There is no doubt that cost plays a major role in the decision to pay or not pay for this novel I-O therapies. For example, in the US, it is estimated that the cost of Opdivo and Keytruda for NSCLC is $150,000/ year/ patient! With shrinking budgets and an aging population, agencies are looking for ways to minimize financial burdens on public and private payers. To push positive reimbursement approvals forward, many manufacturers are including a variety of different market access risk sharing proposals when submitting their HTA dossiers. The two main types of “risk sharing” programs most commonly discussed are 1) “price discount” models and 2) “manually managed discount” models. The price discount scheme allows a manufacturer to provide an upfront drug discount as a certain percentage of the list price. With pan agencies cropping up and representing larger numbers of payers, similar to the pan-Canadian Pharmaceutical Agency (pCPA), the “discounted price” ultimately becomes the new “reality” whereas the list price simply acts as a theoretical reference. The manual managed discount scheme involves the implementation of a specific HTA approved protocol whereby manufacturers are able to pass along the potential cost avoidances to the payers involved. Both are complicated. And both are not ideal for manufacturers as they scramble to deal with burgeoning drug development costs and shrinking revenues.
Other cost management measures often employed by HTA agencies are the use of population restrictions based on the subset of patients who achieved the greatest level of efficacy in the pivotal trial data submitted in the I-O drug submission. Population restrictions are often associated with gene expression (for drugs that are accompanied by a diagnostic or biomarker), patient age or performance status (ie. ECOG). In some cases, agencies have also applied treatment “stoppage” rules so as to prevent “maintenance” or long term usage of certain cancer medications. This has often been applied in hopes of shoring up the potential for ballooning costs associated with anticipated overprescribing, “bolus” effects at the time of novel drug launches, and any off-label uses that may occur for non approved indications.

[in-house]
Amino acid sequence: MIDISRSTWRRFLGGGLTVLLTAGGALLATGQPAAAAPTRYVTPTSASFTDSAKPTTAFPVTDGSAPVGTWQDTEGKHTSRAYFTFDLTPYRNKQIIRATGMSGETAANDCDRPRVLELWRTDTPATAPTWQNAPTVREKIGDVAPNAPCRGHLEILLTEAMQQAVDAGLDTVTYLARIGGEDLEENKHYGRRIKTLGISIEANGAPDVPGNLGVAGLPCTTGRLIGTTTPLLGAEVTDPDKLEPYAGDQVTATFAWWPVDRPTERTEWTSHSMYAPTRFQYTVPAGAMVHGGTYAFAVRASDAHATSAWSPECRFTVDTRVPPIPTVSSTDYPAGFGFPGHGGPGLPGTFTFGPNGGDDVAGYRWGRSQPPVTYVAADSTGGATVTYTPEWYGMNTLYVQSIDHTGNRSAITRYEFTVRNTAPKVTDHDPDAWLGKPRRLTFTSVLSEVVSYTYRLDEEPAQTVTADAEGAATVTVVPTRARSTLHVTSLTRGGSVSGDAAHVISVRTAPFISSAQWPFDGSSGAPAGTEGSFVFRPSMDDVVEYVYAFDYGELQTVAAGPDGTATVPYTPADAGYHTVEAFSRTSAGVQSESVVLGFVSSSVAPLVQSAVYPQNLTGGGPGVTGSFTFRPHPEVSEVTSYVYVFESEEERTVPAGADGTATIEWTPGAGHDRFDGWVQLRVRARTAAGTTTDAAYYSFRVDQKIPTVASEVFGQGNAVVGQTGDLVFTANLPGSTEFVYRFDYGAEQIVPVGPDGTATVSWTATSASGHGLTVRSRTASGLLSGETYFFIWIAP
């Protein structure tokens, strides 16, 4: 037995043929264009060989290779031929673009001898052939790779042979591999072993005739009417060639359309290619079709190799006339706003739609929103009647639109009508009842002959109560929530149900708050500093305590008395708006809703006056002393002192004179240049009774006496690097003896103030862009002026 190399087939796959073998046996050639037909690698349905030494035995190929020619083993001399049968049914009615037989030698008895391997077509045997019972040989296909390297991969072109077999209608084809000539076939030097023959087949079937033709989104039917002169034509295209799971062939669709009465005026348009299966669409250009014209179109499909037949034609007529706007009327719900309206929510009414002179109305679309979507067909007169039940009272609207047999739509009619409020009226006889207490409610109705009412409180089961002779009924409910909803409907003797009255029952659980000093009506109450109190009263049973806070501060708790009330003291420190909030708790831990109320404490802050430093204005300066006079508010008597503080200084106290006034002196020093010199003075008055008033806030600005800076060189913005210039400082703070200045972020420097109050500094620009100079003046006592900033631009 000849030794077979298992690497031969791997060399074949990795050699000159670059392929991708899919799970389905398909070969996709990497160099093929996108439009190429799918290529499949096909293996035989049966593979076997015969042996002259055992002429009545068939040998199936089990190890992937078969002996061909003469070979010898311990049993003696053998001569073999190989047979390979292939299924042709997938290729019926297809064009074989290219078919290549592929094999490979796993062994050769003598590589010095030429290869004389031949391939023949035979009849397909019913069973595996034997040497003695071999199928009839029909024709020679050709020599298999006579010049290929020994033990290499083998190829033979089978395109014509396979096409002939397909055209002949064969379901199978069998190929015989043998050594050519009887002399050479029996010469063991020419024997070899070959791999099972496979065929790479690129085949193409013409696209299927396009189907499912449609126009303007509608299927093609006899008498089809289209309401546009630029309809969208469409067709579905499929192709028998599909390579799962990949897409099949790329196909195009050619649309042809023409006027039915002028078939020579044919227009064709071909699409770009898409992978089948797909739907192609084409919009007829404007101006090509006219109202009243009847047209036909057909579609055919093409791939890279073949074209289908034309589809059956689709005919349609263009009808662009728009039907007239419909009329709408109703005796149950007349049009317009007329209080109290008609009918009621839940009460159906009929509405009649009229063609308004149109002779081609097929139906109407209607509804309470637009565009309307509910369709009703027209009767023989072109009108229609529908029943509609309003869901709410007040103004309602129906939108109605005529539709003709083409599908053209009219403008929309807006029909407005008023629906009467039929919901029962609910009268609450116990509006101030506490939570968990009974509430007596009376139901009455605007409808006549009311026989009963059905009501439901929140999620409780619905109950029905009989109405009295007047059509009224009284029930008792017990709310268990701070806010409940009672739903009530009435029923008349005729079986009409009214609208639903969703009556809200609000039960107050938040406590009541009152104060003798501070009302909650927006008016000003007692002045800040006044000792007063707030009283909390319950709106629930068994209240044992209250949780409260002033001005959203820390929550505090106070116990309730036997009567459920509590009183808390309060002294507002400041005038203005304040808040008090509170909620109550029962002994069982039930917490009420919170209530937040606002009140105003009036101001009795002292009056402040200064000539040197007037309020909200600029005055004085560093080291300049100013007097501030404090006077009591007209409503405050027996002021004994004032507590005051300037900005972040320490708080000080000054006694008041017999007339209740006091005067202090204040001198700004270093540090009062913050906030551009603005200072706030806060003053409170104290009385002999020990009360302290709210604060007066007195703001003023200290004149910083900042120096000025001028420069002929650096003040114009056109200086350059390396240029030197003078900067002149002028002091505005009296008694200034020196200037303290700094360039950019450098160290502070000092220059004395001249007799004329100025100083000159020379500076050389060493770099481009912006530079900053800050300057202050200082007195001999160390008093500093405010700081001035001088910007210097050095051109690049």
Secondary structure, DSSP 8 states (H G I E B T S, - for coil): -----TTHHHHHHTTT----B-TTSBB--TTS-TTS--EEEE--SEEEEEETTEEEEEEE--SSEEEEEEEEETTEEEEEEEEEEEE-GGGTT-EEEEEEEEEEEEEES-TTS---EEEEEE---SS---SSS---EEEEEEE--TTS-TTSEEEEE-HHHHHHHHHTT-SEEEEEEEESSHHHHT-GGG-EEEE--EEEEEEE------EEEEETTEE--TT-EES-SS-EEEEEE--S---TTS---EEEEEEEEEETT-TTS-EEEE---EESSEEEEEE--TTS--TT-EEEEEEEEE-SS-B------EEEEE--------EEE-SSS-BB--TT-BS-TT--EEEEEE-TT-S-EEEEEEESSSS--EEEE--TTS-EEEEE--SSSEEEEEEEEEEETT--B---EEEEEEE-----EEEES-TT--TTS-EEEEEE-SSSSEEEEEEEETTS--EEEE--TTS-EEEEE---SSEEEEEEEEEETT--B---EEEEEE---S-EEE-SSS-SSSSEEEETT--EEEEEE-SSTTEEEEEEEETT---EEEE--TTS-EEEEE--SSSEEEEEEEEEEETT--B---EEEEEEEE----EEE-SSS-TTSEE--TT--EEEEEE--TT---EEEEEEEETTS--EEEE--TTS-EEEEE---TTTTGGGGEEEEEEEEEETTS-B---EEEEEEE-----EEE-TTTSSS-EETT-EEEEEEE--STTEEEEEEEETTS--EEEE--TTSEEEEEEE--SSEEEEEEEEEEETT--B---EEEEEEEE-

Even with significant investor interest and large government funding initiatives such as the Cancer Moonshot (ie. $1.6B invested in 2016 to accelerate cancer research over a 7 year period), ultimately, both manufacturers and agencies are seeking ways to make drugs more affordable for patients. Manufacturers, who are feeling the heat of a continuous stream of new market entrants and an ever compressing reimbursement environment, are frantically seeking to find ways for their I-O drug to capture prominence in clinical care pathways and to ensure that their trial designs use the most HTA- appropriate comparators and benchmarks. It is important for manufacturers to engage with key stakeholders early on in the process to ensure clinical trials are properly designed and value is clearly demonstrated both in a drug’s utilization and efficacy.